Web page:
The Consequences of Inaction
Jul 03, 2013 | 1887 views | 0 0 comments | 53 53 recommendations | email to a friend | print
To the Editor:

Trends show consumption rates of fossil fuel and water are skyrocketing while access is decreasing. By Midcentury 2/3 of the world is looking at water scarcity with Peak Oil and increasing climate extremes causing more severe and frequent droughts and floods that will decimate agriculture, water and social systems globally. This is the future we face without aggressively pursuing renewable energy investment and bringing affordable access to it to all people of the world now – instead of making this a political issue that works to stagnate progress based on economic standing or political partisanship.

The age of cheap fossil fuel energy is over. Oil discoveries have declined since the 1960s and Peak Oil is upon us. Why do you think governments of the world including the U.S. are now looking to invest so heavily in what they call “bridge fuels” like shale, tar sands and natural gas? Well, because they know Peak Oil is upon us and their gravy train is about to be derailed.

We are facing an unprecedented crossroads that will define how long our civilization now has left. Population increases added to consumption increases added to depletion of water, forests, land, topsoil, fossil fuels, etc. are creating the perfect storm.

The scenario as is being played out is setting our species up for the fall. There is no bridge to the 21st Century that can be built with natural gas, tar sands and shale that costs more to excavate and is more toxic to our environment. Renewables, like solar, wind, geothermal, tidal wave energy, etc. need to be aggressively invested in for the continued survival of our species.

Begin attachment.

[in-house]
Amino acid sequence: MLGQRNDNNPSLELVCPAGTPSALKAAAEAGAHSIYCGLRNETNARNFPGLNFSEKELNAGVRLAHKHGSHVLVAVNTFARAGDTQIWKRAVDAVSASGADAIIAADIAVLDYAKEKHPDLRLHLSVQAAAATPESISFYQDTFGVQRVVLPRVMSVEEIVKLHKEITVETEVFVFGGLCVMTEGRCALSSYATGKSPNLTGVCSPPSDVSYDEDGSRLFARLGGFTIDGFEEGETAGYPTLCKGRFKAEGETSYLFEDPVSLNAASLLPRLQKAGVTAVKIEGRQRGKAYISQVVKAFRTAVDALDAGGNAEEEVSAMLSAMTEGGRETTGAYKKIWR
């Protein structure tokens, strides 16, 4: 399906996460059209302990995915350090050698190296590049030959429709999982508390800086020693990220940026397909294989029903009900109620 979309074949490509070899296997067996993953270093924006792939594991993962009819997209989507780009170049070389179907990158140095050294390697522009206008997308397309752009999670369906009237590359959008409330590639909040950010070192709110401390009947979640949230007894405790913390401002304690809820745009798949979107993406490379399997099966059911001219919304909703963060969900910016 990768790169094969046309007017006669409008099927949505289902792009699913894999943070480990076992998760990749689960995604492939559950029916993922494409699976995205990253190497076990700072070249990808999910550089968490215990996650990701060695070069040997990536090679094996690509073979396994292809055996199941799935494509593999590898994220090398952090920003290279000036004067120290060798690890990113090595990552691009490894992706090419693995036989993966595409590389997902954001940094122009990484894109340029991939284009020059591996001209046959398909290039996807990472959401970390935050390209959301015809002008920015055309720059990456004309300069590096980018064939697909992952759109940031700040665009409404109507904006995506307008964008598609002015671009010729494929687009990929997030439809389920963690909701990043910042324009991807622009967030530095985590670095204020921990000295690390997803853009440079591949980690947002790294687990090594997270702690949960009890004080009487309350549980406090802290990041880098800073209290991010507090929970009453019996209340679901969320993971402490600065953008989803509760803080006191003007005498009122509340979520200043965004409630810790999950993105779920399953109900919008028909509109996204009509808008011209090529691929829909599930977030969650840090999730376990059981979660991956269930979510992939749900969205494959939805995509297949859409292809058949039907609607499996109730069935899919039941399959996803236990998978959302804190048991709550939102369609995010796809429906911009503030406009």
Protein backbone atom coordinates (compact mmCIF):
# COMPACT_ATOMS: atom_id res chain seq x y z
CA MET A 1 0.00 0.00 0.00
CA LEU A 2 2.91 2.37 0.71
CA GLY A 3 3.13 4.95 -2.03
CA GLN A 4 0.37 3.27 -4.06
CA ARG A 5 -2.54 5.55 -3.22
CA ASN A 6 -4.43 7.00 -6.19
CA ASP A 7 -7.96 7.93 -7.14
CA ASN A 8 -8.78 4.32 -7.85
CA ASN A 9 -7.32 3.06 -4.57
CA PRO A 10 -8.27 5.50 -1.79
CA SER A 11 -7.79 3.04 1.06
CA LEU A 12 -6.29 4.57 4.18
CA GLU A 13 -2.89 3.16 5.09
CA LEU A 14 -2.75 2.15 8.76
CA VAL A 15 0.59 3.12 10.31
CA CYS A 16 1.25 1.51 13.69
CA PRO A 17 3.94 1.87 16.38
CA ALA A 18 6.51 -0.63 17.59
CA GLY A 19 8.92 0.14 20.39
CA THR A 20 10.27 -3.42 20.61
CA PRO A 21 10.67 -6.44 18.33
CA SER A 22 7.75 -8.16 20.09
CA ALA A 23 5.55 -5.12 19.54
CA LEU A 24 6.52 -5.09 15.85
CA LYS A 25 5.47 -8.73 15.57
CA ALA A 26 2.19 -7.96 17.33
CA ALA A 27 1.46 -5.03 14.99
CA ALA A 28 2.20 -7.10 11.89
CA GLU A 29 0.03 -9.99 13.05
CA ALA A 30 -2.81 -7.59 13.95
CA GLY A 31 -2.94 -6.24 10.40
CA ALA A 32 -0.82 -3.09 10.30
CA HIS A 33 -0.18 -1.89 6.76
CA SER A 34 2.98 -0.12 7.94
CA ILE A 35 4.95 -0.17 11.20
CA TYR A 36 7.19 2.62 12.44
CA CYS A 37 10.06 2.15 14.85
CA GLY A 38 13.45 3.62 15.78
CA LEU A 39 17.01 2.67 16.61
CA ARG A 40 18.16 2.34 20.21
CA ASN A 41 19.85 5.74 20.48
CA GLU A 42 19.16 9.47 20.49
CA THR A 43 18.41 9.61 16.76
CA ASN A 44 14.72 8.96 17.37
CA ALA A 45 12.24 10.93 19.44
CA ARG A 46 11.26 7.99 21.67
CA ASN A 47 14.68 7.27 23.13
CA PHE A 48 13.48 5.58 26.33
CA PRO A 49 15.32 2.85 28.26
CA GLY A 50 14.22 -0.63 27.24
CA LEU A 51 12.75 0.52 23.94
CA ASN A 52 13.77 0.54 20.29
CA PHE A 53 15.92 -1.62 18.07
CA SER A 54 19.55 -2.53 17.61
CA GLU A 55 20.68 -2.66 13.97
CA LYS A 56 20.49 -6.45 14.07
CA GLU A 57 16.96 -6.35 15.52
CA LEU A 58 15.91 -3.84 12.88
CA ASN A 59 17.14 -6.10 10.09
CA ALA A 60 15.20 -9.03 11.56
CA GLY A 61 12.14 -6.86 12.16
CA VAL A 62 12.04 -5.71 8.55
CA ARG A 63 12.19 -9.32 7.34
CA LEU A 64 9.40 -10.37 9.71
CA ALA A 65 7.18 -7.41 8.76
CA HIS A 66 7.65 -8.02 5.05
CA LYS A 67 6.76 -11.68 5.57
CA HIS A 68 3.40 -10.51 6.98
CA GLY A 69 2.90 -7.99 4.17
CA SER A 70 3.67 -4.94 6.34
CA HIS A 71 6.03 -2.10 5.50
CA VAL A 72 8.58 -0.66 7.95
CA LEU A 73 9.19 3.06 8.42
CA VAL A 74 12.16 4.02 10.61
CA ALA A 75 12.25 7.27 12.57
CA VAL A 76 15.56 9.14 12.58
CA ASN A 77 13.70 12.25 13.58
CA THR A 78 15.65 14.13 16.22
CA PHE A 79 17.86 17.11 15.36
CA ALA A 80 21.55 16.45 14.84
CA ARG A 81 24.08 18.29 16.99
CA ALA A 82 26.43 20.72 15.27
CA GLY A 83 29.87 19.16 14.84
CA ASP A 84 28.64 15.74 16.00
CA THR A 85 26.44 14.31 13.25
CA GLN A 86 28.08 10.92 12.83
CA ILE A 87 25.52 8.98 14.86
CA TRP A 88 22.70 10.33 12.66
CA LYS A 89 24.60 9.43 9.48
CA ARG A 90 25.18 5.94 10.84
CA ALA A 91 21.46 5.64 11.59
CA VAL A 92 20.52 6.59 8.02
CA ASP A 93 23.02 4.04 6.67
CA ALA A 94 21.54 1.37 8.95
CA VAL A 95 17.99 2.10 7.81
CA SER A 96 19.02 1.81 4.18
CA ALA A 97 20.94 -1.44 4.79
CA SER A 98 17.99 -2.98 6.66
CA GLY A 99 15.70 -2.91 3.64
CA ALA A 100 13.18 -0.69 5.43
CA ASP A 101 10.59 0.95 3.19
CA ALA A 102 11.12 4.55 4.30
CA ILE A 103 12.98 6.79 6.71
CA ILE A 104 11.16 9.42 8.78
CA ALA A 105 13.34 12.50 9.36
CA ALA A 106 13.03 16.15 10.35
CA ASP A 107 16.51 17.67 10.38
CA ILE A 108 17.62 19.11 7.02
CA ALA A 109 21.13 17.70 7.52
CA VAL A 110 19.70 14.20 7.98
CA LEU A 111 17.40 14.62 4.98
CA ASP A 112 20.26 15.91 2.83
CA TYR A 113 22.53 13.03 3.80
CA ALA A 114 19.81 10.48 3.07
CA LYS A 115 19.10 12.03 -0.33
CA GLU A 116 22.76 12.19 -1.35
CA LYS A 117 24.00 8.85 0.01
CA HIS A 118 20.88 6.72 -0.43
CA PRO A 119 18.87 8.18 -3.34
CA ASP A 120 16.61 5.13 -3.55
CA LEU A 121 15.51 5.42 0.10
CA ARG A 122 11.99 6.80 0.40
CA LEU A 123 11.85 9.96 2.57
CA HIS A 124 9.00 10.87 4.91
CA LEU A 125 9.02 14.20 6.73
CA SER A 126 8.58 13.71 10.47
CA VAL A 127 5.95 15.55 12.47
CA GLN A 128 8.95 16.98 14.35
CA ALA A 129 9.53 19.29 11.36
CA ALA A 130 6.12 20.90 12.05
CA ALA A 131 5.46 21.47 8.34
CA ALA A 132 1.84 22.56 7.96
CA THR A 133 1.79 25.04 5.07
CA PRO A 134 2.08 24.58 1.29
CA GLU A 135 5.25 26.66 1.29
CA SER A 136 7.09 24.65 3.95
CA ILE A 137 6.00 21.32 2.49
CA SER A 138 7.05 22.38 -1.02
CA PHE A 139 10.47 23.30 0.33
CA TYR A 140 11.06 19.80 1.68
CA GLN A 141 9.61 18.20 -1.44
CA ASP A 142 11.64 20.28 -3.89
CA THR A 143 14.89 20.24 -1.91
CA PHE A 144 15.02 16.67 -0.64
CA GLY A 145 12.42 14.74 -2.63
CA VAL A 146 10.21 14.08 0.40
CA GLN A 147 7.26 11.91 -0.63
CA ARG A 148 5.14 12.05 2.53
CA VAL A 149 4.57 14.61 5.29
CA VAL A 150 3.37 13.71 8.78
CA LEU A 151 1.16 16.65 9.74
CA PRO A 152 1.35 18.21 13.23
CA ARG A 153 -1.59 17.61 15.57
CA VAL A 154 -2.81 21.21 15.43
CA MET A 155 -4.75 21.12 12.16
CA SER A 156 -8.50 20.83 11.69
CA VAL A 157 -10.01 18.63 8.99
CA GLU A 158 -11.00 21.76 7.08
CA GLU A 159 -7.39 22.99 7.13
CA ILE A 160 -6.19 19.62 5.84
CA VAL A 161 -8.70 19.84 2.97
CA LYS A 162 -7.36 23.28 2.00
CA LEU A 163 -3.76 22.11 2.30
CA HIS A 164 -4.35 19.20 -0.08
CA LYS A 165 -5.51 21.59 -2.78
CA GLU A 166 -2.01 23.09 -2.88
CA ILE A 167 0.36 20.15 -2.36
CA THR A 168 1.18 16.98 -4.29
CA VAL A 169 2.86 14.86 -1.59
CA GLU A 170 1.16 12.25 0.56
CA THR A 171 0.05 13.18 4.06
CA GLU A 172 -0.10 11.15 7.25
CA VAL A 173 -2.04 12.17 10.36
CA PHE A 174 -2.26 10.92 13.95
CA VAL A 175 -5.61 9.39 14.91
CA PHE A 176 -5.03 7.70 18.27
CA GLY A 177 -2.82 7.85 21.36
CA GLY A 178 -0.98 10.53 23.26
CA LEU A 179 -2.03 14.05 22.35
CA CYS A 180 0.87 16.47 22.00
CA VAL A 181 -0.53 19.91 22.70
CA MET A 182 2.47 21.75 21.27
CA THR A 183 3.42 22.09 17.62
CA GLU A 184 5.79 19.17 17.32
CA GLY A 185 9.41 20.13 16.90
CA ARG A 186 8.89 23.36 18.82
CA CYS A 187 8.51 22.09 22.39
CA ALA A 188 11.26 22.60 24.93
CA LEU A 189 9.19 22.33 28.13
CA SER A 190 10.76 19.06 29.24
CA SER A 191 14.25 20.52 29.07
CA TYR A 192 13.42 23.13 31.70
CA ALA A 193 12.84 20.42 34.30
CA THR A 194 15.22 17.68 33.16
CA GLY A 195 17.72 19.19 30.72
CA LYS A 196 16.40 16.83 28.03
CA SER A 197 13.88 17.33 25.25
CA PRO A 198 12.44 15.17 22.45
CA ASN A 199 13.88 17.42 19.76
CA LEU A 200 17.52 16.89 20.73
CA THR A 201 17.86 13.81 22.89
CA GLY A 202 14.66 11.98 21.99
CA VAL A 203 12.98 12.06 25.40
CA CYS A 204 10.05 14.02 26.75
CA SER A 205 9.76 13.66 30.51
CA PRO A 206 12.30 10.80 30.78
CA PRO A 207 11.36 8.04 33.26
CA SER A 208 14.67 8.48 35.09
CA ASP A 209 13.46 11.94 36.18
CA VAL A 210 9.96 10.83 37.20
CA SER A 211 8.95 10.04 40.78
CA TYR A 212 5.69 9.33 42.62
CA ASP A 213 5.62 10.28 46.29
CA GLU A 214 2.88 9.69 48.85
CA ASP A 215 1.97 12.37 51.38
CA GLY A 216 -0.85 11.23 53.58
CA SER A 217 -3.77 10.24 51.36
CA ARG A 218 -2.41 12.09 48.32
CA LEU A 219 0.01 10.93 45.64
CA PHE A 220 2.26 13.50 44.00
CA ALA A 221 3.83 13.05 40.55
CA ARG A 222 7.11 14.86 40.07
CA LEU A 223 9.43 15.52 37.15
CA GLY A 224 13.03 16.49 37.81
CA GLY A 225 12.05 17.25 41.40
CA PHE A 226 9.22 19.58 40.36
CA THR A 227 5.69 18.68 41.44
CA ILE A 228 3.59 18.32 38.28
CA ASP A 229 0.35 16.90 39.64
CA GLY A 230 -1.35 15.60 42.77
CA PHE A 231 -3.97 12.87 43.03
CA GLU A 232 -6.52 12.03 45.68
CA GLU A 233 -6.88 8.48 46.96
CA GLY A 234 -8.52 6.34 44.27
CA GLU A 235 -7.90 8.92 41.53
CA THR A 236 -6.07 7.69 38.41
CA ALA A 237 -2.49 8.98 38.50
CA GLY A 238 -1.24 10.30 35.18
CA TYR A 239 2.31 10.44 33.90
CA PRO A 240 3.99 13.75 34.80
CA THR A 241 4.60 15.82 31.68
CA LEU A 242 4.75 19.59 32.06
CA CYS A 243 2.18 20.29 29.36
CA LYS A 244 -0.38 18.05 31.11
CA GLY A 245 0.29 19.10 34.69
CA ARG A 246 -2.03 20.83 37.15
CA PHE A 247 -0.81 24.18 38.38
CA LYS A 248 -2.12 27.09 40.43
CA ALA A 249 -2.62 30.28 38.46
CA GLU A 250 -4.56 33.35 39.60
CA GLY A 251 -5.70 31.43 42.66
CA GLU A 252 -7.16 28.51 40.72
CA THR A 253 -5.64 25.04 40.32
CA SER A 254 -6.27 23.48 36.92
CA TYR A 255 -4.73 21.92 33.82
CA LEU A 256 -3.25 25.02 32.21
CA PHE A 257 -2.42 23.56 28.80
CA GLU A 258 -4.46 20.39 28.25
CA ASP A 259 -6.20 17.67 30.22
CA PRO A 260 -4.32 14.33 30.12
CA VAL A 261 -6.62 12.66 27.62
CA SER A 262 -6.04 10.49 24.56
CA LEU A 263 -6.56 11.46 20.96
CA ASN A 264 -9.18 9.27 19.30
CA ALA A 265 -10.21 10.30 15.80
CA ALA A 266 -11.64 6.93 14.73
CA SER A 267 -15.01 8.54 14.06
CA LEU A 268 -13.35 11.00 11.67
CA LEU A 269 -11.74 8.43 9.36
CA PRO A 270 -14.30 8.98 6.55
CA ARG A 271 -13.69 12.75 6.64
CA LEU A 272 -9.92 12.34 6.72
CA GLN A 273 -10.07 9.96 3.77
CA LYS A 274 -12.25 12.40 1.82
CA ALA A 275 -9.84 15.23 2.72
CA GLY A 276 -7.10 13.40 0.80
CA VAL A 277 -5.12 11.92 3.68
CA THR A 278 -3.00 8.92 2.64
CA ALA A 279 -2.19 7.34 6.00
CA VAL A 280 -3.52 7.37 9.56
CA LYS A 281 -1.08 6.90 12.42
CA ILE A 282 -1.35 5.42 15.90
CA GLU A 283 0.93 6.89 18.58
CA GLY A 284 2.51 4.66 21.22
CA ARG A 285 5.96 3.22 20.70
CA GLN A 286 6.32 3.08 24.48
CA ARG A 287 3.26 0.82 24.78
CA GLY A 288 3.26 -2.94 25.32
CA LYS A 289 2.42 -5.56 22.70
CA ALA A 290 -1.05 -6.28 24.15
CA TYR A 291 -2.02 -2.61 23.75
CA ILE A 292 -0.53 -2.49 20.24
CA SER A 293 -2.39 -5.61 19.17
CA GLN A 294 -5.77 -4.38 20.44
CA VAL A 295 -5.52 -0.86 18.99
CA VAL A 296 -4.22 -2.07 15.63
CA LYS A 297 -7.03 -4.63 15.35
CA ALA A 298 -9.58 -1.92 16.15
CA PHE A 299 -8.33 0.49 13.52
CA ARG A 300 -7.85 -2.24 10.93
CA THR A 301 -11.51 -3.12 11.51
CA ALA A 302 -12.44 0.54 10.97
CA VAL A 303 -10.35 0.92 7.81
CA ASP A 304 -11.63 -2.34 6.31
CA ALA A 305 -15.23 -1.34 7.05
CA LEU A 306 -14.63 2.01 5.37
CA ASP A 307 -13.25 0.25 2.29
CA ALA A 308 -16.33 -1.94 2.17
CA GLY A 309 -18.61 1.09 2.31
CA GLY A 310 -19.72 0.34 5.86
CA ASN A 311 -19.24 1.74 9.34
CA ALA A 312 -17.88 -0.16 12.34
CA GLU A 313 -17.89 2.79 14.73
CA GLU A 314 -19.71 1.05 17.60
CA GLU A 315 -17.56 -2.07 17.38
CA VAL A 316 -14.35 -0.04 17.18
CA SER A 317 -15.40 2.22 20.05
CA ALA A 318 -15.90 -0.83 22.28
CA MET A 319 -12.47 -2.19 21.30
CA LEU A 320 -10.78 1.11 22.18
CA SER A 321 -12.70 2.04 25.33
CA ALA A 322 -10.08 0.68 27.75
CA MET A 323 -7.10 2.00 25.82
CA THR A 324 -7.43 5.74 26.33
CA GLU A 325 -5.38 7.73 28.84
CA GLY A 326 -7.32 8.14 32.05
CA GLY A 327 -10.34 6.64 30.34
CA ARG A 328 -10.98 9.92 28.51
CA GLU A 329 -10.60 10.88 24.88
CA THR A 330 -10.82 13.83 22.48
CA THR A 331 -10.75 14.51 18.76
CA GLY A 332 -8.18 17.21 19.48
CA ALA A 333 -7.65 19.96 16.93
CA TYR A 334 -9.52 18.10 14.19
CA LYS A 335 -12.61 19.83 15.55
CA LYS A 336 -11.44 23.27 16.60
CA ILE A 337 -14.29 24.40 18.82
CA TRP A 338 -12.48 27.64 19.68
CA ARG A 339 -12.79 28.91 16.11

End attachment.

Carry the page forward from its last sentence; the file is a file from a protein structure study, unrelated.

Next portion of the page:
Even if you do not believe climate change is being exacerbated by human activity (which at this point in all honesty questions your ability to reason logically) the need to transition to renewable energy is essential now because frankly, we are depleting resources twice as fast as replacing them. There is no other solution to this dilemma and the fossil guel companies know this, hence their denial.

This is the greatest concern I now have for the future…that we will not transition in time to escape this total depletion thus precipitating a global famine and the breakdown of society as we know it.

We can escape this fatal outcome however, if we look beyond the political partisanship and understand that this is now about so much more than political legacies. This is about the legacy we will all leave for those to come. The truth is our consumption is killing us. We must change or this Anthropocene Epoch we have precipitated will be little more than a footnote rather than our shining moment.

JAN MOORE

Climate Leader, the Climate Reality Project

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